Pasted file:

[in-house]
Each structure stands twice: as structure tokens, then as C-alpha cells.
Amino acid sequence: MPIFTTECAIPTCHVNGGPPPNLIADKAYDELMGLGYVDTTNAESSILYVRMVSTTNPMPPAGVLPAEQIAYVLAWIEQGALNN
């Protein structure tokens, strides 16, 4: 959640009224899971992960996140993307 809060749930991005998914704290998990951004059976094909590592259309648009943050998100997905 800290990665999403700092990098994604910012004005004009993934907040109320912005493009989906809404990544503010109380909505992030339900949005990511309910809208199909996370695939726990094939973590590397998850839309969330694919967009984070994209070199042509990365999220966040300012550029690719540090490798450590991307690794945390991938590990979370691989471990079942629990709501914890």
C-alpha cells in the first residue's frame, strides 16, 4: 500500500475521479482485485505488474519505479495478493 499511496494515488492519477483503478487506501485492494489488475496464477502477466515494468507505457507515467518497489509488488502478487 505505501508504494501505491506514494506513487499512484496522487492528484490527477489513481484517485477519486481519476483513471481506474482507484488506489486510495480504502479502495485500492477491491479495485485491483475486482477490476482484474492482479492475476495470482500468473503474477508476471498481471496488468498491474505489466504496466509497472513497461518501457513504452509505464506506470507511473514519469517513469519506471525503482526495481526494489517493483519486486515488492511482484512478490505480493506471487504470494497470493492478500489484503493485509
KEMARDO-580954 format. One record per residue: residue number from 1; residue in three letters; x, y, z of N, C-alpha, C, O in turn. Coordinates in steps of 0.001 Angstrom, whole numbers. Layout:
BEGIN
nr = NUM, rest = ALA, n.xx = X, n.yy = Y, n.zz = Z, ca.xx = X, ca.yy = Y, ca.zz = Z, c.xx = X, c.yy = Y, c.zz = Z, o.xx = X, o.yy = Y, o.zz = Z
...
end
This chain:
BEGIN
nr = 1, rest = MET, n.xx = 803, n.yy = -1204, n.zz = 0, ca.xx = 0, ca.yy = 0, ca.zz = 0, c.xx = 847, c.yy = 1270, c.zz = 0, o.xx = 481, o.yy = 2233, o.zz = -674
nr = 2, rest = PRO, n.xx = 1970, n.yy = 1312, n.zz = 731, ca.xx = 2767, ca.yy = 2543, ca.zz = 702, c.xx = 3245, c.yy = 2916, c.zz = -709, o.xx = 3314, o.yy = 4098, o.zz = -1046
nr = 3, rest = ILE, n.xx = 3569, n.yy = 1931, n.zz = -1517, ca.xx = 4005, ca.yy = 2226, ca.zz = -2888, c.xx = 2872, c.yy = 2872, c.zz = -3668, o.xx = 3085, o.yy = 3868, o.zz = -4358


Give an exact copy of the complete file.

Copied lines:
[in-house]
Each structure stands twice: as structure tokens, then as C-alpha cells.
Amino acid sequence: MPIFTTECAIPTCHVNGGPPPNLIADKAYDELMGLGYVDTTNAESSILYVRMVSTTNPMPPAGVLPAEQIAYVLAWIEQGALNN
């Protein structure tokens, strides 16, 4: 959640009224899971992960996140993307 809060749930991005998914704290998990951004059976094909590592259309648009943050998100997905 800290990665999403700092990098994604910012004005004009993934907040109320912005493009989906809404990544503010109380909505992030339900949005990511309910809208199909996370695939726990094939973590590397998850839309969330694919967009984070994209070199042509990365999220966040300012550029690719540090490798450590991307690794945390991938590990979370691989471990079942629990709501914890």
C-alpha cells in the first residue's frame, strides 16, 4: 500500500475521479482485485505488474519505479495478493 499511496494515488492519477483503478487506501485492494489488475496464477502477466515494468507505457507515467518497489509488488502478487 505505501508504494501505491506514494506513487499512484496522487492528484490527477489513481484517485477519486481519476483513471481506474482507484488506489486510495480504502479502495485500492477491491479495485485491483475486482477490476482484474492482479492475476495470482500468473503474477508476471498481471496488468498491474505489466504496466509497472513497461518501457513504452509505464506506470507511473514519469517513469519506471525503482526495481526494489517493483519486486515488492511482484512478490505480493506471487504470494497470493492478500489484503493485509
KEMARDO-580954 format. One record per residue: residue number from 1; residue in three letters; x, y, z of N, C-alpha, C, O in turn. Coordinates in steps of 0.001 Angstrom, whole numbers. Layout:
BEGIN
nr = NUM, rest = ALA, n.xx = X, n.yy = Y, n.zz = Z, ca.xx = X, ca.yy = Y, ca.zz = Z, c.xx = X, c.yy = Y, c.zz = Z, o.xx = X, o.yy = Y, o.zz = Z
...
end
This chain:
BEGIN
nr = 1, rest = MET, n.xx = 803, n.yy = -1204, n.zz = 0, ca.xx = 0, ca.yy = 0, ca.zz = 0, c.xx = 847, c.yy = 1270, c.zz = 0, o.xx = 481, o.yy = 2233, o.zz = -674
nr = 2, rest = PRO, n.xx = 1970, n.yy = 1312, n.zz = 731, ca.xx = 2767, ca.yy = 2543, ca.zz = 702, c.xx = 3245, c.yy = 2916, c.zz = -709, o.xx = 3314, o.yy = 4098, o.zz = -1046
nr = 3, rest = ILE, n.xx = 3569, n.yy = 1931, n.zz = -1517, ca.xx = 4005, ca.yy = 2226, ca.zz = -2888, c.xx = 2872, c.yy = 2872, c.zz = -3668, o.xx = 3085, o.yy = 3868, o.zz = -4358